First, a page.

Wednesday, February 3, 2016

Pedestrian fatality risk as function of car impact speed

quick post today: Mikefc has created a very nice interactive chart showing pedestrian fatality risk as function of car impact speed using multiple risk models. Some of you might find it useful, specially for those involved in discussions/studies on road speed limits.


Fabio Storino said...

The biggest change seems to be when reducing from 50 km/h to 40 km/h.

In my city the "40 km/h zones" have been increasing in number. But with our historical lack of capacity for enforcement, this is bound to be dead letter (like so many other good laws) and runs the risk of being reverted by future (and less visionary) mayors.

I struggle to understand why we don't replace our speed radars, which are increasingly easy to bypass with technology (and also increase the risk of rear-end collisions), with a method of calculating the average speed on a said road.

We already have the plate readers in place, it's a simple calculation! And there's no reasonable way of beating it!

Dave H said...

Removing all signage and hierarchy for the use of road space has been noted to have the effect of slowing down most drivers in an area which requires a negotiated priority of movement to between 15 and 20mph.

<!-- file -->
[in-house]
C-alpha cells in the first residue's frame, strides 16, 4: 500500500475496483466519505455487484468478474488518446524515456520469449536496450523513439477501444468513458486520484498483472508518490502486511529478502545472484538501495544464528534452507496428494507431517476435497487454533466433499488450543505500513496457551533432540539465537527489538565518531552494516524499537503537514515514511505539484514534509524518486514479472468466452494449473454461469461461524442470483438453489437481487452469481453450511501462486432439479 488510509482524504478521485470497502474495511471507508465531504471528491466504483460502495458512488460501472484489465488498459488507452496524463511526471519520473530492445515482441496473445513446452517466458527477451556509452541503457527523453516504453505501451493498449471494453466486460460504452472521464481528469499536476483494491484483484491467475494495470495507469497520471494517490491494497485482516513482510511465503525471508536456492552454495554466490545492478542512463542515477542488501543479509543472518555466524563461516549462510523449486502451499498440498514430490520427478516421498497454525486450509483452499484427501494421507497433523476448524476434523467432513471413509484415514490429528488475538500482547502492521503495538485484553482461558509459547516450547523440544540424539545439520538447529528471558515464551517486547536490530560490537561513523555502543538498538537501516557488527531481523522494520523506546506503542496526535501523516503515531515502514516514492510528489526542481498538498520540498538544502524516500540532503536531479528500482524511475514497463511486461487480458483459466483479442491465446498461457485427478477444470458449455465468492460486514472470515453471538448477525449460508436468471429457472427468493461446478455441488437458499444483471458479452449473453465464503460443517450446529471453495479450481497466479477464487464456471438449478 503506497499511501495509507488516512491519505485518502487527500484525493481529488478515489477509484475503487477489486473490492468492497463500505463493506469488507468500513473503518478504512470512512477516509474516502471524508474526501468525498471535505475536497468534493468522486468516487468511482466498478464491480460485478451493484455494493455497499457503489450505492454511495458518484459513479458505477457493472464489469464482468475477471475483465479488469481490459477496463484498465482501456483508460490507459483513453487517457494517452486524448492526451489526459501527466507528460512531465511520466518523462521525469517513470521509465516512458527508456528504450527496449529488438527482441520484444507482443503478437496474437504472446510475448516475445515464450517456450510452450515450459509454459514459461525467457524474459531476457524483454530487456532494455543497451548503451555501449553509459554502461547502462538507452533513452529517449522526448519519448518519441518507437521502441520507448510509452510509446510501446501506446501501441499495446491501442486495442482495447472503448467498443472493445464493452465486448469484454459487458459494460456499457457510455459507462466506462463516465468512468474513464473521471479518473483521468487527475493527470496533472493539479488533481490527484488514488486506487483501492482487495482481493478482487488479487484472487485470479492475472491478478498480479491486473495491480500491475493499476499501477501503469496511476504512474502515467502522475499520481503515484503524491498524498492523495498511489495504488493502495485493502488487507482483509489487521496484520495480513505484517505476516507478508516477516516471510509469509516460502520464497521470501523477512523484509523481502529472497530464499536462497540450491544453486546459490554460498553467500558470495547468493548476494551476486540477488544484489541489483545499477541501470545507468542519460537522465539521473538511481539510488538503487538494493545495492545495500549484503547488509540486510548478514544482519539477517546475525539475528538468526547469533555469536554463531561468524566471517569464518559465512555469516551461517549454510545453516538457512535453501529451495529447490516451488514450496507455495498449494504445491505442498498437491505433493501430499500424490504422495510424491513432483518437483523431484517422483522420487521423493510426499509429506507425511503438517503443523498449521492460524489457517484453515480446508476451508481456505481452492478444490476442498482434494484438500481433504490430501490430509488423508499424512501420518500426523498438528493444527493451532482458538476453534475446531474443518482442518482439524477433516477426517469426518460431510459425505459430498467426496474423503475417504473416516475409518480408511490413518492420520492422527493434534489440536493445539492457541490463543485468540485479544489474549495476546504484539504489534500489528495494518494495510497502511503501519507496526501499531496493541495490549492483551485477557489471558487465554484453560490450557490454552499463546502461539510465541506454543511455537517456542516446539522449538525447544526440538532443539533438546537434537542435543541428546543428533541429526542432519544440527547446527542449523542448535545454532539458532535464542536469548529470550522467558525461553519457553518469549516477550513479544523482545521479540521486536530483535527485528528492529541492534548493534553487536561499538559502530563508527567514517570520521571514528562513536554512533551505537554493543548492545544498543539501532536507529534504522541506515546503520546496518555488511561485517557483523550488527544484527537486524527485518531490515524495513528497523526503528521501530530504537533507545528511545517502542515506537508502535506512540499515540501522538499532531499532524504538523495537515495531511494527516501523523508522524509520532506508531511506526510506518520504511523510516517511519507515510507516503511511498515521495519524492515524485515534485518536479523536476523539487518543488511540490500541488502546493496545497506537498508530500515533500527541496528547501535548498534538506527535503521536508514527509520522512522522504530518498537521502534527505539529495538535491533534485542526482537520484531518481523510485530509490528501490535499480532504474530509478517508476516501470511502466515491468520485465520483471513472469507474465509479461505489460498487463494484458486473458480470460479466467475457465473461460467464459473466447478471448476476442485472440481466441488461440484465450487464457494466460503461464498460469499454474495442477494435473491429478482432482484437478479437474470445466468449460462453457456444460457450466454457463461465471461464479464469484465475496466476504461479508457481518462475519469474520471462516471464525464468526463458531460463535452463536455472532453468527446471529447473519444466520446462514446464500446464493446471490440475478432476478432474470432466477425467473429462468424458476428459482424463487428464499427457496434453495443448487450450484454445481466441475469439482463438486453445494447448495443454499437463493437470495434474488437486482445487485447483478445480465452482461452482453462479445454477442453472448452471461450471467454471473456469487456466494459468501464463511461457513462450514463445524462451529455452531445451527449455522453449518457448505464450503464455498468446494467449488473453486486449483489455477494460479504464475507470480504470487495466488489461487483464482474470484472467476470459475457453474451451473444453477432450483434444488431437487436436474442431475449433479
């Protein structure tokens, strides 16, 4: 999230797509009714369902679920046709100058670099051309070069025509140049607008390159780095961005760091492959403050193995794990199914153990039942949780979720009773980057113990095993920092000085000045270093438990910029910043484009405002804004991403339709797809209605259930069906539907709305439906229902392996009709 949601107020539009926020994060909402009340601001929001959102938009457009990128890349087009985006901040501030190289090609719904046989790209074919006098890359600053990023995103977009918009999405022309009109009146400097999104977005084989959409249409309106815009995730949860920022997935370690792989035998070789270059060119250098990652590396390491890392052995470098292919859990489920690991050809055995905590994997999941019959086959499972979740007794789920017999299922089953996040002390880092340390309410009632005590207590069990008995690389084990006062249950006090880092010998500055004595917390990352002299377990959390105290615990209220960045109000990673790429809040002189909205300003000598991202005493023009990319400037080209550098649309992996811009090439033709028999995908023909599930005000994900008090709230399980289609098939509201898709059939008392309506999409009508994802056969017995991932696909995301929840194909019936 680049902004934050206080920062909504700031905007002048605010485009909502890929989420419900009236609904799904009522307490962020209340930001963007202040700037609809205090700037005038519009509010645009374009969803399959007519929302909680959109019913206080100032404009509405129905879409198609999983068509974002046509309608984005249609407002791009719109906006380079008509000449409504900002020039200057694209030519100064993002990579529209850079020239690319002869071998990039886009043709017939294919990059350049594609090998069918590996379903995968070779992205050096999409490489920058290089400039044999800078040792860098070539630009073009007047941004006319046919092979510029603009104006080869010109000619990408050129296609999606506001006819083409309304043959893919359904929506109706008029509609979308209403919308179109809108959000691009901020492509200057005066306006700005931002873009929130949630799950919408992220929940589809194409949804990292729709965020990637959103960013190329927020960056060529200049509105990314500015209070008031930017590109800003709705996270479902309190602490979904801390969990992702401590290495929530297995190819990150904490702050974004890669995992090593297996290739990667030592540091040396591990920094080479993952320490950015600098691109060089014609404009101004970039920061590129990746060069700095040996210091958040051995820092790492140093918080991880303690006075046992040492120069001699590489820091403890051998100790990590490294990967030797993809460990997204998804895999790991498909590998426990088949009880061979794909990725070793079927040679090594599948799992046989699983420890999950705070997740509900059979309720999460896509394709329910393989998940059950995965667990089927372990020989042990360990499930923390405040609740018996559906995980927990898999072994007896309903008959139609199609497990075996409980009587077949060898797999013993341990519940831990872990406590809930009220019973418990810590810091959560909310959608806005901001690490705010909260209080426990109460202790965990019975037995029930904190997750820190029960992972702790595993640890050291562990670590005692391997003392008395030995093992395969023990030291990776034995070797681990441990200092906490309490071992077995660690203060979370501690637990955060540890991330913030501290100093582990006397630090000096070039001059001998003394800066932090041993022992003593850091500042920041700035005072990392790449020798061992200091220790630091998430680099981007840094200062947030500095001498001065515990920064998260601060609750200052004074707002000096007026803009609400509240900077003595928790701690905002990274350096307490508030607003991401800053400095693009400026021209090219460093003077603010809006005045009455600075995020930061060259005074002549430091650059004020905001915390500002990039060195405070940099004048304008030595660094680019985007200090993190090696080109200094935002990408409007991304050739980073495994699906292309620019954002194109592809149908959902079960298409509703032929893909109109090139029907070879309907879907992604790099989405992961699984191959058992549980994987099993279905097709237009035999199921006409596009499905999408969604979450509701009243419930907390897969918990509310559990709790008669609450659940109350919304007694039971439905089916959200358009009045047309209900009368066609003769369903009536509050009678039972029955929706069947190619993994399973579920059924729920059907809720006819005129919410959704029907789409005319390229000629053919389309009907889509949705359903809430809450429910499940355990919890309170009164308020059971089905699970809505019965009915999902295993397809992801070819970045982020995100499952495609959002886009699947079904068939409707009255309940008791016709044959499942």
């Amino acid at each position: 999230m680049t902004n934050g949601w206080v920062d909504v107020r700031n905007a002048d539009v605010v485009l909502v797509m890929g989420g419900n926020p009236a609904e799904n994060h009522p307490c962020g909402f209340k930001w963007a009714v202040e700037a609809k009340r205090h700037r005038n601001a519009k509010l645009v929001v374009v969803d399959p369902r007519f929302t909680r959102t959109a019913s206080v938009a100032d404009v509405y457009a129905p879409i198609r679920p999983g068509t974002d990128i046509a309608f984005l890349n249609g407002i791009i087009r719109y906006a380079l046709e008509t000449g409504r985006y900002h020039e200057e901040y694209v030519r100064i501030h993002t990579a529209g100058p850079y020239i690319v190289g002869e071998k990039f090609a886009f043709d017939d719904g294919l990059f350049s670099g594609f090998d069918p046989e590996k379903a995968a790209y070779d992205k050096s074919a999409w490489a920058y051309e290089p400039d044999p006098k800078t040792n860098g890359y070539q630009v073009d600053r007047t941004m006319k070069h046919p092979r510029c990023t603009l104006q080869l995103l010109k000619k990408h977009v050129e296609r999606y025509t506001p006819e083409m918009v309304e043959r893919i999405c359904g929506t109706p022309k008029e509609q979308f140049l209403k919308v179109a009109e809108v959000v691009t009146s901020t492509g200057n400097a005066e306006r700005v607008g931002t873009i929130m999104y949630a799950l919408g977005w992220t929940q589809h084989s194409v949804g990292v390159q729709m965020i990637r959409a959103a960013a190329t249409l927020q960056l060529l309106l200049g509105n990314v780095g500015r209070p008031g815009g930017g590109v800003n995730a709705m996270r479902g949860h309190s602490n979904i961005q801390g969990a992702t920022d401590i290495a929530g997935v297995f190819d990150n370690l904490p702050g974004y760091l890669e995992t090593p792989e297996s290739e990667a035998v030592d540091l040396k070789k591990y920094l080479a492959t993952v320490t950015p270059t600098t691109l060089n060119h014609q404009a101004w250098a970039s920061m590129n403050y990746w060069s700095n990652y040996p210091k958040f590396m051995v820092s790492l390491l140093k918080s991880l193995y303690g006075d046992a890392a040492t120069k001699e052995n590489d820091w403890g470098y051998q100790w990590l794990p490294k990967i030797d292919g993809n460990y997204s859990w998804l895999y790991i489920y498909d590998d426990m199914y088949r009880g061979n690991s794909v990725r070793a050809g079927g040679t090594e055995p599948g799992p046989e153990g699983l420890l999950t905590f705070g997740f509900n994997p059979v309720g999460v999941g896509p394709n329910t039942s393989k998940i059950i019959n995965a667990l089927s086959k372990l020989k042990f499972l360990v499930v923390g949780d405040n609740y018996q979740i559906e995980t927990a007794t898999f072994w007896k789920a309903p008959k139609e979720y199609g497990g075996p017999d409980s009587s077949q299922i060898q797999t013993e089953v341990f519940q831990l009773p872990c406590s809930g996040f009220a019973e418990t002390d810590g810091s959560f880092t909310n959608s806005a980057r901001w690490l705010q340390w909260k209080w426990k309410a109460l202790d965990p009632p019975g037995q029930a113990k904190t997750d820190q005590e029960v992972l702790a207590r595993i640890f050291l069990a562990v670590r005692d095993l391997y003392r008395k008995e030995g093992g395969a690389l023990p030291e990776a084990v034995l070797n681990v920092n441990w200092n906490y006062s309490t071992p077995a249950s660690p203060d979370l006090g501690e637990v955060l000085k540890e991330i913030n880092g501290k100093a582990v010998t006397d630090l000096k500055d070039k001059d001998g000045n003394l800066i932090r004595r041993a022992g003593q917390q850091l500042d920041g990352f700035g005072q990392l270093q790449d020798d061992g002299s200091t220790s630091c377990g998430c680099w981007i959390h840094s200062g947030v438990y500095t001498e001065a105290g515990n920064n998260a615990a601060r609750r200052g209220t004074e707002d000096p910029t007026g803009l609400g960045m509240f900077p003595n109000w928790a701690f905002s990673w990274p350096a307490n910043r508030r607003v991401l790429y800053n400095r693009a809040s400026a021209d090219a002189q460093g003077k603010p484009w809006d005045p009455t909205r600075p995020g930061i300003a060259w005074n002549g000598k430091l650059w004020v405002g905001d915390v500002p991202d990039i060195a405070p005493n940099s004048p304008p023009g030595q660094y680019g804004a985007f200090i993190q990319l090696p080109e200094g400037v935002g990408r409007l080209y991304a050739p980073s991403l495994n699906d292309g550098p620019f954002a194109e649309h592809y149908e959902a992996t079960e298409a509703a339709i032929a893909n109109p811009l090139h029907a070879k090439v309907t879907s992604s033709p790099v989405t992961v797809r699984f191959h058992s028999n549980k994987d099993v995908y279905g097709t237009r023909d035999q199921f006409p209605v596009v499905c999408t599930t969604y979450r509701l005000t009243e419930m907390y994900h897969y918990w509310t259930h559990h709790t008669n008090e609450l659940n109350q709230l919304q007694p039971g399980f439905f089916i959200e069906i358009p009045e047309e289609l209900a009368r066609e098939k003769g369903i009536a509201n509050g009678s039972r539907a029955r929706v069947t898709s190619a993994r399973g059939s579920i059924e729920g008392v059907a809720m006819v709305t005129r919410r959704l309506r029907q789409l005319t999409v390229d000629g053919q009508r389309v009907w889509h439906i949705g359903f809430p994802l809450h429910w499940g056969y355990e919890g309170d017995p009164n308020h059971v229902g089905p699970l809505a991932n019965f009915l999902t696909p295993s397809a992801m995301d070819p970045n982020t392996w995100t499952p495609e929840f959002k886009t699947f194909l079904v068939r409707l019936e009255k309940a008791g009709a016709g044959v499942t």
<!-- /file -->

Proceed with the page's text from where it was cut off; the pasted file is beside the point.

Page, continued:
There is also an evolved ability for the eye-brain interface to manage the images and angle of vision over which this is captured. As speed increases the focus narrows and cuts out close and peripheral detail.

We also have some pretty rough bits in a healthy adult - work in the late 1940's established that in a 'flat' 20mph impact the skull is only at 30% of its impact capacity.

All would appear to point to an evolved unaided operating speed of 15-20mph for homo sapiens - which is effectively the limit of fast running. Specimens who got badly damaged running into things or falling over did not reproduce, and equally operating at speeds up to running speed would appear to be the limit for safe mixing of all modes in a shared space. As the speeds go seriously above this level the transport systems need to be managed to increasingly tighter limits (ie rail = faster but guided more rigidly and on closely controlled system) and separated .